The New Blue-Signed Tourist Trail


This blog entry about the events of Wednesday, January 12, 2005 was originally posted on January 20, 2005.

DAY 452:  I caught a TV program in the suite back in Boracay about the state of tourism in the Philippines.  To sum up, the program interviewed many officers of the Ministry of Tourism with their gripes about the lack of development in the tourism industry in the Philippines.  They felt sort of embarrassed that almost every other southeast Asian nation is ahead of them, and can’t seem to figure out why.  They blamed the government, and their lack of investment into the industry, which is most likely the major factor, but I think it’s also simply because of geography; the Philippines is “out of the way” from the standard tourist routes of Thailand, Cambodia, and Vietnam.  It may also be due to the fact that many people generalize all of the Philippines is dangerous, when in actuality, it is quite safe as long as you avoid the extremists-frequented areas of Mindanao in the south.

The TV program ended with a question:  What will 2005 bring to Philippine tourism?  They left the answer open with something to the effect of “We’ll wait and see.”  While tourism hasn’t developed as fast as a place like Vietnam has, it is developing nonetheless, even in the small island of Guimaras as I saw throughout the day.

THE DAY STARTED at our bungalow at Guimaras’ Alibihad Beach, a beach with crazy rock formations and different tropical flowers, where we began our way via public transportation on the island:  shared jeepneys for long distances between towns, and tricycles to get from the jeepney stop to where you want to go.  The easy transportation infrastructure is an integral part to the infrastructure of tourism.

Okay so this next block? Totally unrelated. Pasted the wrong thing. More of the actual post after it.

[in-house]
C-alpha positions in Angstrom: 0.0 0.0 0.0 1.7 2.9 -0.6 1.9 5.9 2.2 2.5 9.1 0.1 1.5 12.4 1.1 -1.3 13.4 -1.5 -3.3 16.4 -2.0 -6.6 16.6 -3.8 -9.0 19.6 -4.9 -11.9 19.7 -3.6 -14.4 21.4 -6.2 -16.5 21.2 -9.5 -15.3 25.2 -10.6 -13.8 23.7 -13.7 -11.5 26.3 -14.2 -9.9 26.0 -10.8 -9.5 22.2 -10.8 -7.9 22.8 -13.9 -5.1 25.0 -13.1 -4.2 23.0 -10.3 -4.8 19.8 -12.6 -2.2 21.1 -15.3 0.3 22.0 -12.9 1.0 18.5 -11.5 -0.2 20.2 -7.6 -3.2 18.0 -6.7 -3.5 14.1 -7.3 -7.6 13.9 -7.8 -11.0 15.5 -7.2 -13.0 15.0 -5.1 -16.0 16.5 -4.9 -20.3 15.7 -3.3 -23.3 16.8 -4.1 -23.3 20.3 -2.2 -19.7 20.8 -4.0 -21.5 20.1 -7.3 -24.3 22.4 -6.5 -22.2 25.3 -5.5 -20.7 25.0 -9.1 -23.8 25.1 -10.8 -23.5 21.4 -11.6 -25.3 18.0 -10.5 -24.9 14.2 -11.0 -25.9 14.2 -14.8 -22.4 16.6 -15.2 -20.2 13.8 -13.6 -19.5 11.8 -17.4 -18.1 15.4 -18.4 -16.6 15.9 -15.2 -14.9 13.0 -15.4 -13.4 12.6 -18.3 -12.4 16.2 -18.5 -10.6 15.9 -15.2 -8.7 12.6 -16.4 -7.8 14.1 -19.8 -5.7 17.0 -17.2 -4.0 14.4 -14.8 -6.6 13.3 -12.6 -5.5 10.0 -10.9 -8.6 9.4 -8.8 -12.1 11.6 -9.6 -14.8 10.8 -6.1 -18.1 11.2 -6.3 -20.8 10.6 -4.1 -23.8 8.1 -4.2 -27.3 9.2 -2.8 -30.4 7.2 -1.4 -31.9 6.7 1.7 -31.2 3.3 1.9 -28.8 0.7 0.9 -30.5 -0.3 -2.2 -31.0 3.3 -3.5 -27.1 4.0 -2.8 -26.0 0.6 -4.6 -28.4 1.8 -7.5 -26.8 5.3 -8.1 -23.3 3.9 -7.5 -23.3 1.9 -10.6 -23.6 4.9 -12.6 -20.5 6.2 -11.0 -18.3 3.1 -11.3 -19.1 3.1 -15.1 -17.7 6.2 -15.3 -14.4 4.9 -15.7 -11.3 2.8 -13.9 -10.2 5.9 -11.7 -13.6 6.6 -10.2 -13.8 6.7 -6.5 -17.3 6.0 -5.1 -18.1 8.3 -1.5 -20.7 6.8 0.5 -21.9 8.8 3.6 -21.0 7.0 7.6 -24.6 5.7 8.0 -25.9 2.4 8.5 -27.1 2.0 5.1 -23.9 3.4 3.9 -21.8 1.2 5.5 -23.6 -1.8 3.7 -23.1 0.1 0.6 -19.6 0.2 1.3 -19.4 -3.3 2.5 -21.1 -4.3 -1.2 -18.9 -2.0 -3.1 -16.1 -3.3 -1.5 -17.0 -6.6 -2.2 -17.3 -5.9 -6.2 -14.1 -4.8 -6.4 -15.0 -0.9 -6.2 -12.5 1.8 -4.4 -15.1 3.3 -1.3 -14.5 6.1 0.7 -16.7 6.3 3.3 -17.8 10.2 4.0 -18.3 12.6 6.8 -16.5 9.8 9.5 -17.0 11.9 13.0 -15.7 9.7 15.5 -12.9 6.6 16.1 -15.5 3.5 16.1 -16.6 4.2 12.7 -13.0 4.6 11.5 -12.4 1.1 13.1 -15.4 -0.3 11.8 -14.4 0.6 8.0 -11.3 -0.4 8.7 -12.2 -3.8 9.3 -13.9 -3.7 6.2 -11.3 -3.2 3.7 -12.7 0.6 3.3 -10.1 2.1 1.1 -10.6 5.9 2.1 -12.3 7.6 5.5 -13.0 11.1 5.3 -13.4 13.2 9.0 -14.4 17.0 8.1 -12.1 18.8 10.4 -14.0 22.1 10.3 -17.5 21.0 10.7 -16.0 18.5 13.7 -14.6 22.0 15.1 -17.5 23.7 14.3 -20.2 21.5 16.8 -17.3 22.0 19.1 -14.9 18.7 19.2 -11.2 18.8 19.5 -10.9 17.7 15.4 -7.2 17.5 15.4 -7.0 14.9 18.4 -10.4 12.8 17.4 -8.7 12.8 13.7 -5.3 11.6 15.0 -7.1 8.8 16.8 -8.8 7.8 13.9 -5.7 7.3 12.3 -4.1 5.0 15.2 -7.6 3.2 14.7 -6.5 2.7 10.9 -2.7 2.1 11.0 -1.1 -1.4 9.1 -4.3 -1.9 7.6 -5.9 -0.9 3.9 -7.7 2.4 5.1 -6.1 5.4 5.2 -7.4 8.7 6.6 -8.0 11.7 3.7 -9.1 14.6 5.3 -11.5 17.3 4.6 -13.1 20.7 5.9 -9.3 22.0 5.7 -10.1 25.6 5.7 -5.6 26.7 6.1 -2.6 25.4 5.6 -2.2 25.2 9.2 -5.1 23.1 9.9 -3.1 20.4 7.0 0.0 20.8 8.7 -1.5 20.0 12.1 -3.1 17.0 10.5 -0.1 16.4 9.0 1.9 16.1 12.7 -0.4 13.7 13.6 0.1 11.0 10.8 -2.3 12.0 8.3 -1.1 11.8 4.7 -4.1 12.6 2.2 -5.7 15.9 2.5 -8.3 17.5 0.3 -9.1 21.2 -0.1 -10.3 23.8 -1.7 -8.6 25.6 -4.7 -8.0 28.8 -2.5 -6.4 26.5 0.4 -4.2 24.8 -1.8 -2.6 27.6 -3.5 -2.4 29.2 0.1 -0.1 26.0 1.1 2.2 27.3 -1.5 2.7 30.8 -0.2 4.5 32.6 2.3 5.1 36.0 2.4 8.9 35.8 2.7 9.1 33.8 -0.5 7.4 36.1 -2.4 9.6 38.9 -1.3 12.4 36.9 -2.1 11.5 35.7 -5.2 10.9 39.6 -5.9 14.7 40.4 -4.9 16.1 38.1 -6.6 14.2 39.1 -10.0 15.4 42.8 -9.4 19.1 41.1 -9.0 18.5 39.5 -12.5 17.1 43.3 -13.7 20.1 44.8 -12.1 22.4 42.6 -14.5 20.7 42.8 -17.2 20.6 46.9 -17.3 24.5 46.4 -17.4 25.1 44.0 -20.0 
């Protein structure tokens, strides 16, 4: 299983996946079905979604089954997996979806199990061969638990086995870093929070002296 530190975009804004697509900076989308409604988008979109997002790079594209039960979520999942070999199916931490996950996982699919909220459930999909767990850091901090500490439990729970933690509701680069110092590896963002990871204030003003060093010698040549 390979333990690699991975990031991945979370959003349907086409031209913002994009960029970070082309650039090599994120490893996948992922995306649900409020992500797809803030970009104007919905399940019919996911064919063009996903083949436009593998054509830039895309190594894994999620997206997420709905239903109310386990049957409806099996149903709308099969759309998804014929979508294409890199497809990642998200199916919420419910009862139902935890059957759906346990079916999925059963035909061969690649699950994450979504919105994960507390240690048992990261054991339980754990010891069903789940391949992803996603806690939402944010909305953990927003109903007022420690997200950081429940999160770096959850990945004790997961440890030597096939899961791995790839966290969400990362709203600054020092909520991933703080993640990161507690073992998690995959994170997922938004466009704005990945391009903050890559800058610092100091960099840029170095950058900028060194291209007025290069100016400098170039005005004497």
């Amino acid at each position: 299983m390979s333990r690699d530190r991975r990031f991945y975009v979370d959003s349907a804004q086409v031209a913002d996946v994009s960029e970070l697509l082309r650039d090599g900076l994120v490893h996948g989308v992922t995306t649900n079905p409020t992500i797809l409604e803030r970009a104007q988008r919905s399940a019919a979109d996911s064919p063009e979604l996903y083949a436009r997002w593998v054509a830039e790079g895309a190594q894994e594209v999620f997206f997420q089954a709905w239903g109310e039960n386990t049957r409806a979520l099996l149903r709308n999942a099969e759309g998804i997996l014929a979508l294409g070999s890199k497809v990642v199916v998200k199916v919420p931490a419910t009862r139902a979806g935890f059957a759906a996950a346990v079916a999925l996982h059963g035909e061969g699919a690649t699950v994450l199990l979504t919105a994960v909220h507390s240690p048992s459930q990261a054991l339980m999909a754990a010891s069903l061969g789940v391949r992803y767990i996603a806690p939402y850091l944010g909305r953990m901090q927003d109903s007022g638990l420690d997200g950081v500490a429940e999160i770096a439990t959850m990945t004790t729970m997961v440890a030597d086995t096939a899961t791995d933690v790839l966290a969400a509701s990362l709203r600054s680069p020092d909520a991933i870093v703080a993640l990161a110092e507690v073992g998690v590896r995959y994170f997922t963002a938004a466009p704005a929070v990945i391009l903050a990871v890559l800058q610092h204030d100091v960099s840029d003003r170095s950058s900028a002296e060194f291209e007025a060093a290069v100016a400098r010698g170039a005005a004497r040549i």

Guimaras is really pushing for the growth of tourism on the island.  From what I saw, it appeared that the people of Guimaras suddenly woke up one day and said, “Boy, I’m hungover.  But let’s go build up tourism anyway,” and then had a meeting where they made a list of all the potential tourist attractions on the island.  I’m sure they didn’t cross anything off that list and just made anything remotely a draw for foreign tourists one of the points of interest on the map of Guimaras, as everything from old colonial churches to “the world’s smallest plaza” were designated as tourist sites with a blue sign with white lettering. 

The first tourist site that day was Macopo Falls, which was billed as a scenic swimming hole nestled in the hillside, but didn’t exactly live up to the hype as the dry season kept the falls flowing at minimum capacity.  The swimming area wasn’t nearly as nice as I had seen in a picture, so we left and moved on to the next place with a blue sign after a bowl of batchoy in the town of Jordan.